What is a “TA-DA! Ranking?”

How does a Ta-Da! ranking work?  A school that earns all five diamonds is rare (2-4 is more the norm) and usually highly competitive, making our “Gold Standard.”  We provide the information because many parents have said that the circumstances of performing arts high school kids are slightly different than the high school norm, which is true.

We know that many schools envision students taking student loans to fill in “gap” money as acceptable, and that some offer merit money, work-study, and other programs to fill in the gap between what the Federal Student Aid people (FAFSA) say your family can afford, and what the college costs.

Particularly for students with some performing arts or fine arts major or minor, student loans are not acceptable. Steady increases in tuition outpacing the rate of inflation heavily are not acceptable. Our rankings will reflect both value and debt specific to arts students, and therefore differ with services catering to mainstream students.

US News reports that 60 schools commit to students getting an education without debt. That is a minority of higher education institutions to say the least.

Schools earn a diamond, up to 5, for each of these criterion:

♦ The school’s ability to provide an exceptional education, not just a degree. Lower student-to-teacher ratios, especially in the early “101” stages where class sizes have ballooned over the last decade into the hundreds and a few, the thousands; A faculty that teaches undergrads and does not hand them off to graduate students; Schools that don’t engage in schemes like grade deflation to improve national rankings at the expense of the student; Can you learn something that you can take into life and use?

One bellwether we use is to look at the number of National Merit Scholars (NMS) coming into the school. Those top students earning National Merit Scholarships have a wide number of options of schools to choose from, so we look at their admissions as a positive sign in their belief that they will receive an exceptional education.

♦ The institution’s affordability. Only a handful of schools meet need beyond the ability to pay for 100% of their students, without taking on loans or having to seek out alternative scholarships not offered by the institution.  Are their merit scholarships, work-study or other opportunities which close the gap between what the FAFSA says students’ parents can pay, and the rising cost of a college education with books and housing, on and off of campus?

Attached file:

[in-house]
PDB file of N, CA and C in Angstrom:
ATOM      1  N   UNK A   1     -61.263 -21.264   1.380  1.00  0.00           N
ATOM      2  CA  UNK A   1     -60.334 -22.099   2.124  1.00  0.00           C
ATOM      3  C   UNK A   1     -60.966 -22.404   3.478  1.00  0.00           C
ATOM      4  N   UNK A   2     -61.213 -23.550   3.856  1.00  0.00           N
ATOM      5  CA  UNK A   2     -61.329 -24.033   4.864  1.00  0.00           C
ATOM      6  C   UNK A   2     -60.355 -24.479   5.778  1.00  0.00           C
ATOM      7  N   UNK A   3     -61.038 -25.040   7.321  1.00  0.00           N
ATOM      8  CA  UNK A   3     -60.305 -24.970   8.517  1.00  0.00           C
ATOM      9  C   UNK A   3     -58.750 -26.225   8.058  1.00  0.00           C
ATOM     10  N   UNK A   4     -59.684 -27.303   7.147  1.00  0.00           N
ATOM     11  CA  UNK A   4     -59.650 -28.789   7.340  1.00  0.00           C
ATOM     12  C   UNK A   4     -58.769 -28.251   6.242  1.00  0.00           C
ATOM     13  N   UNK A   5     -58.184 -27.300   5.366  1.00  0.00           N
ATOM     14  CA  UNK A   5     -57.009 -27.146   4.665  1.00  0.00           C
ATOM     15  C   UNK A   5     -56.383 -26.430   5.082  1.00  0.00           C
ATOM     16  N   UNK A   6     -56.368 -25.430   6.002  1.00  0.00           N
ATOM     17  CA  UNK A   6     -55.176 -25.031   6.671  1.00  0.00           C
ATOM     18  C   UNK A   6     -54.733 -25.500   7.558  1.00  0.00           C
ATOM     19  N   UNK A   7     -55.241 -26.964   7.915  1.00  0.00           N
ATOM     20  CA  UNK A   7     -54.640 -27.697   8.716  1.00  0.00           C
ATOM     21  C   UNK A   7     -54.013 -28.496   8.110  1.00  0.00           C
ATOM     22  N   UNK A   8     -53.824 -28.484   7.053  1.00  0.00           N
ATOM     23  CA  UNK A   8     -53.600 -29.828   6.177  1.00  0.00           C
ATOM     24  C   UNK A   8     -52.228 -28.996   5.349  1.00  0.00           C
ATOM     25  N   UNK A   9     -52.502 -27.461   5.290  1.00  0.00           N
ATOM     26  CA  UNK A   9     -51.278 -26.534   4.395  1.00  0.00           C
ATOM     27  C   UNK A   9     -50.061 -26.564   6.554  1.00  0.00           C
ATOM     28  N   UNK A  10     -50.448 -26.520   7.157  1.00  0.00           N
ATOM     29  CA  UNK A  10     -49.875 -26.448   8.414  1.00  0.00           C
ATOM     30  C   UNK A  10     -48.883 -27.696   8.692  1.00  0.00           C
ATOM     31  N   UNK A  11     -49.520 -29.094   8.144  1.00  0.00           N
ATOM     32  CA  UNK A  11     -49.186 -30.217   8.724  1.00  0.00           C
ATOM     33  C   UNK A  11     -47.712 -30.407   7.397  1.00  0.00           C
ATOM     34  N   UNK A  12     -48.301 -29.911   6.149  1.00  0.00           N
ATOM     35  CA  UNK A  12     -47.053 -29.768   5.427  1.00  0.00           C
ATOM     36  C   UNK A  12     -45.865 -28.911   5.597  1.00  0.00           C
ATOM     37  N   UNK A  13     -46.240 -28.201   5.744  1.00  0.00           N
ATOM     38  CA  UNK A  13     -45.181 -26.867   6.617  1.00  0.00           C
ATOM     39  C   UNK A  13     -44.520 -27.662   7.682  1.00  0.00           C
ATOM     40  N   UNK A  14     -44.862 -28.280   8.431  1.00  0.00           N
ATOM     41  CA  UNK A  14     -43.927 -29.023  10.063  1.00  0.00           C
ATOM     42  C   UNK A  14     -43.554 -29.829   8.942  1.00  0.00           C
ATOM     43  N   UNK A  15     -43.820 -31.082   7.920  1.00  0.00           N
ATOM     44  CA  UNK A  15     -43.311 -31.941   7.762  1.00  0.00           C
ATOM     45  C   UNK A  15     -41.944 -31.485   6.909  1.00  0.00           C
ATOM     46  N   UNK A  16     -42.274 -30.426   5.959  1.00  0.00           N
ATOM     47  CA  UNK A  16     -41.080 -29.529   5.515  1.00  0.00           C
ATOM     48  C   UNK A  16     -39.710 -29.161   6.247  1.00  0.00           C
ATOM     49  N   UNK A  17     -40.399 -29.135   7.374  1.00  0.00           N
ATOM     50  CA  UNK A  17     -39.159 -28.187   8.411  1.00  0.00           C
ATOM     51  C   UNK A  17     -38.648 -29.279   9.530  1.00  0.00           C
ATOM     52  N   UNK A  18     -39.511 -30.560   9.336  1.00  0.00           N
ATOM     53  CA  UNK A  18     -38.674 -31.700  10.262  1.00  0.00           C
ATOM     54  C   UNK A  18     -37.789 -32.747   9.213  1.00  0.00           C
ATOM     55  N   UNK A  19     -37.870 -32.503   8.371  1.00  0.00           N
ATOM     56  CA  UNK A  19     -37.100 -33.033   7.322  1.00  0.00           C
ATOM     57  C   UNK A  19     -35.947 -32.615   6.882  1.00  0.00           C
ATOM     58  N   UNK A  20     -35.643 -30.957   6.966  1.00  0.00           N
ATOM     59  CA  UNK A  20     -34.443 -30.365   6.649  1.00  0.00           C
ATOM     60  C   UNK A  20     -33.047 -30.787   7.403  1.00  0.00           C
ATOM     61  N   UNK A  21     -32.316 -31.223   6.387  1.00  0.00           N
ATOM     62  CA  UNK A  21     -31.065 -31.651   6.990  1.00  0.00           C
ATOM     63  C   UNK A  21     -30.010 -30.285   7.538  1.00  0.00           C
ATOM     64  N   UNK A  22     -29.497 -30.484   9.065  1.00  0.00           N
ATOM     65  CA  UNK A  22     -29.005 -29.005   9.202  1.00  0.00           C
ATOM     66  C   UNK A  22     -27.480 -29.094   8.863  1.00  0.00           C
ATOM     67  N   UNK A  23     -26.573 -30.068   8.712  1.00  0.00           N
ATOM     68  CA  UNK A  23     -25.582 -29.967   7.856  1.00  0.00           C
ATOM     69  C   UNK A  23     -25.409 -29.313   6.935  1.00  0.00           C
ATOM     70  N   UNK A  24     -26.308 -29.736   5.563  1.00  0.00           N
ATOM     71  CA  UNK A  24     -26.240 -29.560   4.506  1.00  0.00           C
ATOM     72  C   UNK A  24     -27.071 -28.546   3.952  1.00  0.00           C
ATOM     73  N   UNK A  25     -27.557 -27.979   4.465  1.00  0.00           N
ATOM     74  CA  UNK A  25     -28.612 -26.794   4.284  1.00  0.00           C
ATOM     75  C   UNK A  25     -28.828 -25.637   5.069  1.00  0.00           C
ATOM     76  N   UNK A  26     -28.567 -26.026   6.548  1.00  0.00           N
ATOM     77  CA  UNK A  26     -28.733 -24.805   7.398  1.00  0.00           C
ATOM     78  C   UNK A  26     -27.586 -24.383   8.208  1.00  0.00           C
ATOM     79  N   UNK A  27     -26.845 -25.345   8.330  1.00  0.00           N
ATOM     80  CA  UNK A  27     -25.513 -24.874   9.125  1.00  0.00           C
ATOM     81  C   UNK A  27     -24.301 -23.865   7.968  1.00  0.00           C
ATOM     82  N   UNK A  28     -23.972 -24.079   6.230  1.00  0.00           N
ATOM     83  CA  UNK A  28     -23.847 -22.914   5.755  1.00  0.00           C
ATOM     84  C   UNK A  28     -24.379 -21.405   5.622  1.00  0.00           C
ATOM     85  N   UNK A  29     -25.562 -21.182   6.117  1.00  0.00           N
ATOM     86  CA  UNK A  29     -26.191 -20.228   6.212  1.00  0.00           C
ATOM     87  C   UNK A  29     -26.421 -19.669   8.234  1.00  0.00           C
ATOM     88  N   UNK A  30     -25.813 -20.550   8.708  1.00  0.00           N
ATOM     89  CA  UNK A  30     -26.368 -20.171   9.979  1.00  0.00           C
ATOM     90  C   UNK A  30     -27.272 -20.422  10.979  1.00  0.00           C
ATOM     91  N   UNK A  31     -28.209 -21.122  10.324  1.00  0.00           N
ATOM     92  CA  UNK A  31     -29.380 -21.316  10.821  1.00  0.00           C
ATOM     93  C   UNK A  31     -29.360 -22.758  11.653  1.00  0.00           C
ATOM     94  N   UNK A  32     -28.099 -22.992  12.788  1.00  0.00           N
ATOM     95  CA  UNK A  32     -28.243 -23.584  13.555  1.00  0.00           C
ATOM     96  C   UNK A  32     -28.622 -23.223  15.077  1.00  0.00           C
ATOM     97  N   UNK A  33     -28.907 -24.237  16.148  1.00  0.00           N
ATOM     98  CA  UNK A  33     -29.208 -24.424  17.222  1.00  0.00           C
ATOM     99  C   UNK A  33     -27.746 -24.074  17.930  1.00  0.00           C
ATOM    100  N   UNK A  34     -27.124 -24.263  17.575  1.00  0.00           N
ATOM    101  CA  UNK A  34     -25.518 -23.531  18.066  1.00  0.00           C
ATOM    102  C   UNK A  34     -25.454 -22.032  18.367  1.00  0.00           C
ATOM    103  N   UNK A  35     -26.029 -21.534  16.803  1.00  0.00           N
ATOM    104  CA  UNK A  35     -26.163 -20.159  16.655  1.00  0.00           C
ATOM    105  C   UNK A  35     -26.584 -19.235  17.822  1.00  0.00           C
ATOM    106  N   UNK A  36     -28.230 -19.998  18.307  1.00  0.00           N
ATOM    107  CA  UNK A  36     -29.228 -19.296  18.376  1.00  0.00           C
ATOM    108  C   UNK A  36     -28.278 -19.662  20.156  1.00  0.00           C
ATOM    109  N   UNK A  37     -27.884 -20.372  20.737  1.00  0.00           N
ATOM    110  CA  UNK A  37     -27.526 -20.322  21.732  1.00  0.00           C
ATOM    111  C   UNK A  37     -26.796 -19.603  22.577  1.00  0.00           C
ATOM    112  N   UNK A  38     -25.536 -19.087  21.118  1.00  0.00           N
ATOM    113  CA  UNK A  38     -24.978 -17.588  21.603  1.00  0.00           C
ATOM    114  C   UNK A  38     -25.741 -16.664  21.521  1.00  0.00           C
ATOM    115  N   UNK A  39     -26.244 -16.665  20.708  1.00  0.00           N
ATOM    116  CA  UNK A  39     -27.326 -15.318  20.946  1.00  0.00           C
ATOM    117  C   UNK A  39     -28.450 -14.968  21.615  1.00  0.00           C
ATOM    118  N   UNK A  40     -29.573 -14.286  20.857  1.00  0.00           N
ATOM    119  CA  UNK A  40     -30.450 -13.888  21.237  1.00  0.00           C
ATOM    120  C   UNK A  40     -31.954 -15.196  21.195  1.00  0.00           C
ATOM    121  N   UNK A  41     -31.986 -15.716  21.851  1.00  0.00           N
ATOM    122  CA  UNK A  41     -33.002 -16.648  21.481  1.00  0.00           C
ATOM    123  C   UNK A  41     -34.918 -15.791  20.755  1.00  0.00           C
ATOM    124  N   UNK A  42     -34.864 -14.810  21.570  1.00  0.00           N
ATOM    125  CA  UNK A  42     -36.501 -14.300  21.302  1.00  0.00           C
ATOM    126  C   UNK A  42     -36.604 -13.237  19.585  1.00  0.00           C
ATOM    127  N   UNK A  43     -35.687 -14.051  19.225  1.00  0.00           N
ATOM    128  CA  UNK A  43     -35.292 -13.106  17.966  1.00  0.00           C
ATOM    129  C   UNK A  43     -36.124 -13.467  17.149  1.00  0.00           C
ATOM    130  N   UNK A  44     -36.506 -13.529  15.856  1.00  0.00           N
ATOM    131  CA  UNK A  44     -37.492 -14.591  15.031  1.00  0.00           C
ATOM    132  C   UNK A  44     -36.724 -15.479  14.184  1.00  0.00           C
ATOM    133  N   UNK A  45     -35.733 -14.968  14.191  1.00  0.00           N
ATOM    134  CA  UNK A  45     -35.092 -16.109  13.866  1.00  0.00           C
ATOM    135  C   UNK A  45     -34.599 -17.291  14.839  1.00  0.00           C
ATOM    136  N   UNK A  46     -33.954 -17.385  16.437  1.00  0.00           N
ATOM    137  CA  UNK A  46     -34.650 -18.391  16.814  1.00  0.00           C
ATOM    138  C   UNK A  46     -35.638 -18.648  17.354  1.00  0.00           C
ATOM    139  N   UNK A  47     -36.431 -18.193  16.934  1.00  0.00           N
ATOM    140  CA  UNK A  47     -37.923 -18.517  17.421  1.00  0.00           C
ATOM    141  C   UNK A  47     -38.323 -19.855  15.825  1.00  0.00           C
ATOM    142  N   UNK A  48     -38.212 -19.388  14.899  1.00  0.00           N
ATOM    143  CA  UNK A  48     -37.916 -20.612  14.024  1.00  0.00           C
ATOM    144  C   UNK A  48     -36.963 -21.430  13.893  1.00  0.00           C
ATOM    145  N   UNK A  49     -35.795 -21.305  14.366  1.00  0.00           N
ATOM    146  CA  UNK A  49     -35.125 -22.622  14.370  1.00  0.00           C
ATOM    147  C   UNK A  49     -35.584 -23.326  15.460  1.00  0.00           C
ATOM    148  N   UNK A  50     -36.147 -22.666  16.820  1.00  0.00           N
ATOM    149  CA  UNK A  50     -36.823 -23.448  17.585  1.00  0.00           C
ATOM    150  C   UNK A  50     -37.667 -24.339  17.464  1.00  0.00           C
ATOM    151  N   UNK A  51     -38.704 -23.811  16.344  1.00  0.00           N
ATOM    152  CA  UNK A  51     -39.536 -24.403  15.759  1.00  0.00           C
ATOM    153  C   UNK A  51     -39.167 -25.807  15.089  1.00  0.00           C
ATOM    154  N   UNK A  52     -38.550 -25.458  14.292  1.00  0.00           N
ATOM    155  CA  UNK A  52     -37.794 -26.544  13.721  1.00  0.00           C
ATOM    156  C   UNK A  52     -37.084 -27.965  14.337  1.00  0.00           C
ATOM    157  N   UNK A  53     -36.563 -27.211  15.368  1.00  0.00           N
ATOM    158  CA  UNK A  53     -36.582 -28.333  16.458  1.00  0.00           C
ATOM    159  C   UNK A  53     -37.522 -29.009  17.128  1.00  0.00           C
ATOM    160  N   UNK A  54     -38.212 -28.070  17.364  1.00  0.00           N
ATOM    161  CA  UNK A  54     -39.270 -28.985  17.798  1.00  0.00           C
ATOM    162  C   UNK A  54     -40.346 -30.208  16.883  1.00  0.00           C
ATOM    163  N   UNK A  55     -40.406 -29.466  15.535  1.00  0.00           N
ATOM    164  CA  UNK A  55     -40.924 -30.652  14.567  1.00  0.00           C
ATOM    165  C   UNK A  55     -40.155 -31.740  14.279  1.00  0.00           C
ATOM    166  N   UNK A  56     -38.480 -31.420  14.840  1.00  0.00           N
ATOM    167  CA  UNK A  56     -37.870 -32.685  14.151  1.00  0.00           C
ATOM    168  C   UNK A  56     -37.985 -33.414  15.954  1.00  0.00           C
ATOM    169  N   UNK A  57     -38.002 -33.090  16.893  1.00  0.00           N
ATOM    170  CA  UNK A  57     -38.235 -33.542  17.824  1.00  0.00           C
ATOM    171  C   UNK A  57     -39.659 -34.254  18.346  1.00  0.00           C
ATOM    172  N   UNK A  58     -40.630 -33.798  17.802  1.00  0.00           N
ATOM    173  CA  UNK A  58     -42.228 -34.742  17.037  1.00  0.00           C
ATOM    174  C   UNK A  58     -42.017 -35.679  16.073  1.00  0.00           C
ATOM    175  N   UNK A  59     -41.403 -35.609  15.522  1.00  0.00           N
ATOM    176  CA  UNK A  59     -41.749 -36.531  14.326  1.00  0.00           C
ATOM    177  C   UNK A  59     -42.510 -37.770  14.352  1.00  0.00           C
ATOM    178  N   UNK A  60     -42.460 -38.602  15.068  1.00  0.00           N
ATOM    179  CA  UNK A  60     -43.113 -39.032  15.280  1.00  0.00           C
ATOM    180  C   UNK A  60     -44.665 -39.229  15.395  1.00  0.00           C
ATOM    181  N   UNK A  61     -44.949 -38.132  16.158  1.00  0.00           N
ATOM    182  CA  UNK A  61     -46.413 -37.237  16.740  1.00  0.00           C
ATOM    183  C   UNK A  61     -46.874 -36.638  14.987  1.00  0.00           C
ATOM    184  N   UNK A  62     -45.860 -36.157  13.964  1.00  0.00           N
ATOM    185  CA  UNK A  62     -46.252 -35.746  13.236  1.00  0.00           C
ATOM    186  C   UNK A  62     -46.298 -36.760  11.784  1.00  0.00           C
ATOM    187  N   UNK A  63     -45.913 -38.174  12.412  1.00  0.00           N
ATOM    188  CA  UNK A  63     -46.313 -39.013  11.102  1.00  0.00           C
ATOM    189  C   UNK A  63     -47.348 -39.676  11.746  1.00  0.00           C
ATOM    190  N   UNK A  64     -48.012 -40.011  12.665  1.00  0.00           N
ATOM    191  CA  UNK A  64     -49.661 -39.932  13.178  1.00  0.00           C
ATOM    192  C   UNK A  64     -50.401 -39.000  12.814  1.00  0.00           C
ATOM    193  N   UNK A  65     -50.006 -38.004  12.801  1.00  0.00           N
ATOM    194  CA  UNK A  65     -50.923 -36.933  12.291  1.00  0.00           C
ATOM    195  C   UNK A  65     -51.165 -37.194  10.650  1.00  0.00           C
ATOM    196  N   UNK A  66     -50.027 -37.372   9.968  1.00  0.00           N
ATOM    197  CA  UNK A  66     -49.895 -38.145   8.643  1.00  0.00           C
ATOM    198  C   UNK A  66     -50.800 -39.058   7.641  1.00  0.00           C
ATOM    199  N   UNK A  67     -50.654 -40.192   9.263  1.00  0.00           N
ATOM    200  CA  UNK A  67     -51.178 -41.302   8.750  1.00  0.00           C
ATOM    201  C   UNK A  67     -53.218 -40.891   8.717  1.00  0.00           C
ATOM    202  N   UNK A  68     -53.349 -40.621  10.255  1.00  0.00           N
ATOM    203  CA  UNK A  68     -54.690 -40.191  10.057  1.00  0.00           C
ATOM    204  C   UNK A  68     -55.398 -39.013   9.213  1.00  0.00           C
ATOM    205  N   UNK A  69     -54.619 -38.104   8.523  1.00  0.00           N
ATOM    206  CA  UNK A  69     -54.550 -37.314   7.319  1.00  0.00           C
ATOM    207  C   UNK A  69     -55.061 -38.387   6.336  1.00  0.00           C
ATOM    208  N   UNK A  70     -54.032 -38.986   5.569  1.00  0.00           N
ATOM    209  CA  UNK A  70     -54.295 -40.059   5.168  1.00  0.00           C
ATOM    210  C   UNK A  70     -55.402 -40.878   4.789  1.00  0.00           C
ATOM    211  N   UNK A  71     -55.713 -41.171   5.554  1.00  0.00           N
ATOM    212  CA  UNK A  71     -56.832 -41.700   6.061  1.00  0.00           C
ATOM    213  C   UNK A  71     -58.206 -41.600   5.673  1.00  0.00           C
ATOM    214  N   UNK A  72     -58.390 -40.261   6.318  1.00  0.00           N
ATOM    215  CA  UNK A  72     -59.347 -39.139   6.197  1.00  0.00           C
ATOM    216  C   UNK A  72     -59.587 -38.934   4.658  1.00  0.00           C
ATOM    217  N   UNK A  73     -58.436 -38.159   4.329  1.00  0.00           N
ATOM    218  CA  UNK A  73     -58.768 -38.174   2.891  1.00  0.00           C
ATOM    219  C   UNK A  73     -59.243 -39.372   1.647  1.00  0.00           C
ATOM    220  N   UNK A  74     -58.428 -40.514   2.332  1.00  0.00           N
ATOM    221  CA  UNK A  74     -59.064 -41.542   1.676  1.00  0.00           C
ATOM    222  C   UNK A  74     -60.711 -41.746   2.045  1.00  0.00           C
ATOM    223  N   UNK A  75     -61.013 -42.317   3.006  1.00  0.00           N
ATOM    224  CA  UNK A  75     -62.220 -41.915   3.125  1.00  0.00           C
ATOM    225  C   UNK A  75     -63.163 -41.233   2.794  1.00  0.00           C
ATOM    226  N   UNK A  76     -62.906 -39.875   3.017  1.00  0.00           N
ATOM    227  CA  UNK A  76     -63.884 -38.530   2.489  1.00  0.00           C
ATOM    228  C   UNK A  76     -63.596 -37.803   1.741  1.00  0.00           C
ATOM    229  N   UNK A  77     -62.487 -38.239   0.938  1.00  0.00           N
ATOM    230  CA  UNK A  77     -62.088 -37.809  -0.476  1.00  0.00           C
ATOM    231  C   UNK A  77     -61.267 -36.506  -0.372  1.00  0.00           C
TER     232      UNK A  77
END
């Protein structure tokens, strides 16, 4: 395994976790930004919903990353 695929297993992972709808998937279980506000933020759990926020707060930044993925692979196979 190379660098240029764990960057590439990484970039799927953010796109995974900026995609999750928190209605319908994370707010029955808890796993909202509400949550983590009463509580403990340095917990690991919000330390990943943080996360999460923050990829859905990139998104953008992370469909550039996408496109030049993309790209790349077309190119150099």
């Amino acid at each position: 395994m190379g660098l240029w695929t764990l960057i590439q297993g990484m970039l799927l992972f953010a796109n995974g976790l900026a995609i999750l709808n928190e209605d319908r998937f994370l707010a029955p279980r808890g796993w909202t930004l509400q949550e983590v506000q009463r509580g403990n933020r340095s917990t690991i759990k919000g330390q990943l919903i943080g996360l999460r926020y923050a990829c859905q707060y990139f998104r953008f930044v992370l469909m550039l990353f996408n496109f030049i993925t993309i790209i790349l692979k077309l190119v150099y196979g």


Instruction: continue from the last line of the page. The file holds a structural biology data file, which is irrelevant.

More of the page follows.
♦  The Quality of Life on their campus and the surrounding community: Students have to live at these schools for four years.  We look at the freshman retention rate as a barometer of how students felt about their freshman choice.

Access to Opportunity/Pathway to the Future – Do performing arts high school students have good access to opportunity in their area of interest?  Can students leverage their experiences in the arts to gain additional opportunity or scholarship or just a leg-up in the admissions process at the school?  One aspect of our review of this is the 4 Year Freshman graduation rate: How many students stay on at the school from the time they’re admitted to the day that they graduate.  A fall off of significant numbers may indicate that students did not find the opportunity that they were seeking. When their students graduate from college or conservatory, how many people move on to get a higher degree in music, graduate work, law or medical school?  Do they have a powerful or influential alumni association that can help students migrate into non-degree driven careers?  Do they have a legit career center with a proven track record of placing their students?

Community/Diversity – Part of the mission of a college or university is to expose its students not only to a great education, but a vibrant, diverse community that is representative of the state and the world around the school.

Should you avoid a school with less than 5 diamonds?  No. It’s a bit of shorthand at the top of each report on colleges. but we want you to read the report carefully.  We go through the school’s website, review other rankings, do our own analytics and try to sort it out and make sense of it as it pertains to performing arts high school students.

Some schools may be a tougher fight to put all the pieces together for you. If it is the right “fit” for your student, though, it may well be worth it.

We want you to explore their websites, tour their campuses, and decide for yourself.  Since the websites of colleges vary widely, we want to provide some commonality that gives you an idea of how schools we recommend are likely to be.

You should always be a good “shopper” for your education, or your student’s education, and go into the process with eyes wide open.